ICE blogs

March 4, 2010

BBC cuts - appeasement or a very cunning plan?

Filed under: Blogroll, ethical space editors blog, Headlines, journalism — news_editor @ 4:02 pm

John Tulloch, head of the Lincoln School of Journalism, argues that the latest BBC cuts are unlikely to placate the corporation’s most determined enemies who want to give Aunty a good kicking - but could quieten some of its critics in the run-up to the general election

The BBC cuts, confirmed on 1 March 2010, in a ’strategy review’ - £600 million on an overall licence fee income of £4.6 billion in 2009 - will not be sufficient to placate the BBC’s most determined enemies, although they may quieten some of its more vociferous critics in the run-up to the general election. Cutting a couple of digital networks (BBC 6 Music, the Asian Network), halving the size of the website, losing one in four website staff and reducing imports of US series will, claims BBC director general Mark Thompson, allow extra resources to be channelled into domestic programme production and facilitate a licence fee freeze in 2013.

The enemies of Britain’s most popular institution can be divided into three major groups. Most noisy are sections of the commercial press, including the Daily Mail and Rupert Murdoch’s Sun and Times, and the commercial broadcasting sector led by News Corporation, headed by the crown prince of global media, James Murdoch. They complain that the BBC’s licence fee funding allows it to provide a range of ‘free’ services that crowd out competition.

Notoriously at the last Edinburgh Television Festival (in August 2009) young Murdoch, favourite son of the more famous Rupert, used his MacTaggart lecture to accuse the BBC of a ‘chilling’ effect on its media rivals and that its free news services online made it ‘incredibly difficult’ for other providers to ask consumers to pay for news. ‘The expansion of state-sponsored journalism is a threat to the plurality and independence of news provision.’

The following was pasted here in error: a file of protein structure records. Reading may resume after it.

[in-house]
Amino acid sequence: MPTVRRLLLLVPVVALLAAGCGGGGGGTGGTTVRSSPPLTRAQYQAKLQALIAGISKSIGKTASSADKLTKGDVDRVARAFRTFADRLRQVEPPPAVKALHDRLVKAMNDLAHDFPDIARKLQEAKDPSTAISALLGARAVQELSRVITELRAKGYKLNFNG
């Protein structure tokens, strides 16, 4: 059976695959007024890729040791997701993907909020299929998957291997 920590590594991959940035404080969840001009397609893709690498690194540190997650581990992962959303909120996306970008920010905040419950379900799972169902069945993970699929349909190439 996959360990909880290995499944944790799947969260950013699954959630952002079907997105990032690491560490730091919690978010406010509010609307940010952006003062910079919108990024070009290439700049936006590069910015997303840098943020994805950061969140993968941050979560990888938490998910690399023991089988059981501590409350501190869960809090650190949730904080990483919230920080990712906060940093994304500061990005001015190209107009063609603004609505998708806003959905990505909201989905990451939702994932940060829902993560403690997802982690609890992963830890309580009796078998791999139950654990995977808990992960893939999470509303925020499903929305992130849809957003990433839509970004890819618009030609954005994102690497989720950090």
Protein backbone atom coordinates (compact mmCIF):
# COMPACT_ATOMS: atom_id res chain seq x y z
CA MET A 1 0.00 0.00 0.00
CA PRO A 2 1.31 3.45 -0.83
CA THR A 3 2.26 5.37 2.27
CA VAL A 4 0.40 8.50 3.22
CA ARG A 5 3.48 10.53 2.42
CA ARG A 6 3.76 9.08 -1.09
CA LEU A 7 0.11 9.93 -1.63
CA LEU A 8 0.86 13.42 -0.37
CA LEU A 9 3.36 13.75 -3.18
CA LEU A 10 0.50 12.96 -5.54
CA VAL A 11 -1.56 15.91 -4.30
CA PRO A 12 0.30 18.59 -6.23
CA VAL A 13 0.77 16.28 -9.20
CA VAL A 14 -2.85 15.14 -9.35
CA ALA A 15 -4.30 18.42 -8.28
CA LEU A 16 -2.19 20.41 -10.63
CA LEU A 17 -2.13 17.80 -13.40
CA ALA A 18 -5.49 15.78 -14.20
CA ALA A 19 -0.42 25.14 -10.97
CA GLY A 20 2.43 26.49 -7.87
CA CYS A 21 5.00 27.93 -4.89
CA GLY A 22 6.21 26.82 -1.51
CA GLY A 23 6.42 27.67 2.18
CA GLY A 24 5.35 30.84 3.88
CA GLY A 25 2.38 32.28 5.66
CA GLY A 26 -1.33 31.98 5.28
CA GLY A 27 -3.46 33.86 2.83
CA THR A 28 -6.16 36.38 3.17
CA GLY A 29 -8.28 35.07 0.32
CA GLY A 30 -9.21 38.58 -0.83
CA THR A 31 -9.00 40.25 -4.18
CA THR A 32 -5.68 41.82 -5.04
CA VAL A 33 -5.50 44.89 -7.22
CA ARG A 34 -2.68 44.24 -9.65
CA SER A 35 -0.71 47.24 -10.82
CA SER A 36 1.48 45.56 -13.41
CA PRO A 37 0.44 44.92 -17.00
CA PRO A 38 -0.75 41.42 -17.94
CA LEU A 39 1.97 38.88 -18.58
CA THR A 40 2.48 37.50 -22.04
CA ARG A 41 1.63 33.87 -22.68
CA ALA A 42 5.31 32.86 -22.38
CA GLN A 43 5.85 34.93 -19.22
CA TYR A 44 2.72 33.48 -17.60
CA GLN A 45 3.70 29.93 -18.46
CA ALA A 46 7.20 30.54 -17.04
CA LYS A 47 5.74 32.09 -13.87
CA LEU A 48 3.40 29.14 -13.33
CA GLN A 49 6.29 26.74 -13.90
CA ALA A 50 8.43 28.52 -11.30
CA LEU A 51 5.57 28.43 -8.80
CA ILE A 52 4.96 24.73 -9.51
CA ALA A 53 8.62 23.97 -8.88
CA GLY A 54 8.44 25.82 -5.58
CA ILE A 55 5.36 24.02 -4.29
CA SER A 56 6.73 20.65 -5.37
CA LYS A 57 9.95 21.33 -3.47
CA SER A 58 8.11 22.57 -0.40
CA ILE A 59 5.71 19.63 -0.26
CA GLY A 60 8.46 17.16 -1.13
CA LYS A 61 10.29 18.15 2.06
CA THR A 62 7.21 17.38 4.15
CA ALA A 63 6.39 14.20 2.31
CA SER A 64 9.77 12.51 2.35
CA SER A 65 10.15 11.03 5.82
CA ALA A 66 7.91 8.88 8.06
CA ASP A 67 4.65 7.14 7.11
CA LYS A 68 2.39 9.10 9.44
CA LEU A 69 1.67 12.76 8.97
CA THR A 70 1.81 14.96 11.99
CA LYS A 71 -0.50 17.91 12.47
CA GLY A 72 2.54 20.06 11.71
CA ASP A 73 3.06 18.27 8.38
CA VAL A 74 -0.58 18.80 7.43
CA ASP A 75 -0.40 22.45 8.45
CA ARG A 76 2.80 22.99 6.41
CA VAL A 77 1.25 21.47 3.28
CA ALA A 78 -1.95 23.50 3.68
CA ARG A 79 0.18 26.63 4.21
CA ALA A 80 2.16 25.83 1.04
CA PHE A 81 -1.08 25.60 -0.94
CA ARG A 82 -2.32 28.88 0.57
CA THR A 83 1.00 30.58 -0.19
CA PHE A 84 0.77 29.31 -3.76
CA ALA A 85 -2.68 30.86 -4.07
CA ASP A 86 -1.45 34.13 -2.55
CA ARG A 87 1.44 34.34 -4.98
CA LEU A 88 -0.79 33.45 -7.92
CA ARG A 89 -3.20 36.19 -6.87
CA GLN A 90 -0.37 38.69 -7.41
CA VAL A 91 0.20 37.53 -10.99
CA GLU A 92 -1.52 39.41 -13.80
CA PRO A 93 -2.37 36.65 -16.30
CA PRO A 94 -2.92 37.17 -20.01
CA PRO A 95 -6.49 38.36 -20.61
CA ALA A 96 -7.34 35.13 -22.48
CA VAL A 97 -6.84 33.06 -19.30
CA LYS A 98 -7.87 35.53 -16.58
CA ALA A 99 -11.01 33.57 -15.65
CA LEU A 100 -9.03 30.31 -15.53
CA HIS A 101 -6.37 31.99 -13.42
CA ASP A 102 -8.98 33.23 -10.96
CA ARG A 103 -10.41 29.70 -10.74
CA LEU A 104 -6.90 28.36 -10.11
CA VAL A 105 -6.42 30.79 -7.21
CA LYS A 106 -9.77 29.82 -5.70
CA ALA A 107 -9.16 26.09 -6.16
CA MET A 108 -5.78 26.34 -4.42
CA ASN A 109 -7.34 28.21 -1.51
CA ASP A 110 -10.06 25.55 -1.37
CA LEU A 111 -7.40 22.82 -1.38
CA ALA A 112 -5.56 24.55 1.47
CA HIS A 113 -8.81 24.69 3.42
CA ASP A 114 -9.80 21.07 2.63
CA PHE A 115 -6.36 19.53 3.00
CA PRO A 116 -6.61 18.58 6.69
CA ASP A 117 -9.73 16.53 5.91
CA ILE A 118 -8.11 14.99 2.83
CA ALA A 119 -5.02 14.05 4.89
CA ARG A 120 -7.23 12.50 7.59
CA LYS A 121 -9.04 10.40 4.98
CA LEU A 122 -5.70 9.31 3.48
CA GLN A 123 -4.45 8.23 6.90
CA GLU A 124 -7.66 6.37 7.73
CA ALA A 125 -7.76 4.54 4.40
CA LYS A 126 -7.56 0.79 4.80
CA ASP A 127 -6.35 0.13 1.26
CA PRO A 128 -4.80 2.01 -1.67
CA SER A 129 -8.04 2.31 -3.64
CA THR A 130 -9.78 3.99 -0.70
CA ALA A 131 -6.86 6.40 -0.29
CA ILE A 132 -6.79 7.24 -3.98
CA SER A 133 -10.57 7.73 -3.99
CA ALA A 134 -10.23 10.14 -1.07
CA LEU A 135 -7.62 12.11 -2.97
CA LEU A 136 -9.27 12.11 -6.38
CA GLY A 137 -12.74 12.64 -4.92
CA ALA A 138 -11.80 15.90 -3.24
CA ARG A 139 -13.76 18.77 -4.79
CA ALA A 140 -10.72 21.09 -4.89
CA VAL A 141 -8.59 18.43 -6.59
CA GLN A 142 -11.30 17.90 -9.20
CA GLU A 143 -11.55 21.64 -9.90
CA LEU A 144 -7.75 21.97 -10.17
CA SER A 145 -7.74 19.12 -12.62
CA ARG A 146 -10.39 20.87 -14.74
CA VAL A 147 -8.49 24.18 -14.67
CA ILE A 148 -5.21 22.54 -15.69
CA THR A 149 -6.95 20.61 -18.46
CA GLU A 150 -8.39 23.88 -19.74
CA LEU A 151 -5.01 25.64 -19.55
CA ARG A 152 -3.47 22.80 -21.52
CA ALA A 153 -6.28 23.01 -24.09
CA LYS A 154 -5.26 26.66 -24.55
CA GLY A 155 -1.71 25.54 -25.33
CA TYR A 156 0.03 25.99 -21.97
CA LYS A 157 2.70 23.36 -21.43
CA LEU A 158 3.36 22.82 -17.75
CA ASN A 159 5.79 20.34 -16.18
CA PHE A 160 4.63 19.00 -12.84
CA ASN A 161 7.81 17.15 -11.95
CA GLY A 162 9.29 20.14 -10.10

A left/liberal conspiracy?

These commercial interests intermesh with a range of political ideologues, from both right and left, who regard the BBC as a left/liberal conspiracy to undermine conservative values or an insufferably arrogant establishment organisation which marginalises minority and radical voices. The third ingredient in the brew is party politicians, who scent political advantage in giving Aunty a kicking, and may have alliances with commercial interests who see benefit in this. Most of them find their home in the Conservative Party.

This alliance of enemies has been consistent pretty much from the setting up of the corporation in 1927. In fact, it goes right back to the BBC’s origins as the British Broadcasting Company in 1922. This was an alliance of the major radio manufacturers brought together by the Post Office to provide a monopoly service of programmes. It was beset by restrictions - not allowed to provide news programmes and not funded by advertising but a licence fee attached to the possession of a radio set.

Essentially this was a trade off between competing commercial and political interests. The newspaper industry saw radio broadcasting as a huge potential rival for news audiences and advertisers. Newspapers such as the Daily Mail aspired to operate radio stations for profit but did not want them in the hands of commercial rivals. The radio manufacturing lobby, which owed its origins to fat World War One contracts to provide wirelesses for the armed forces, wanted access to a growing market for sets and needed a reliable source of programmes. And the political class was transfixed by the potential power of broadcasting to take news and entertainment into the nation’s homes but fearful of that power being put into the hands of overmighty Press Barons such as Lords Northcliffe, Beaverbrook and Rothermere. As for the Post Office - it simply wanted a stable system, safe for King and Country, after a visit to the US presented a vivid picture of capitalism red in tooth and claw as hundreds of radio stations were set up and died in a radio boom and bust.

The result was a classic British compromise in which the press was kept out of ownership but given assurances that their markets for news and advertising would not be endangered while the radio lobby was given a captive market in which to churn out sets.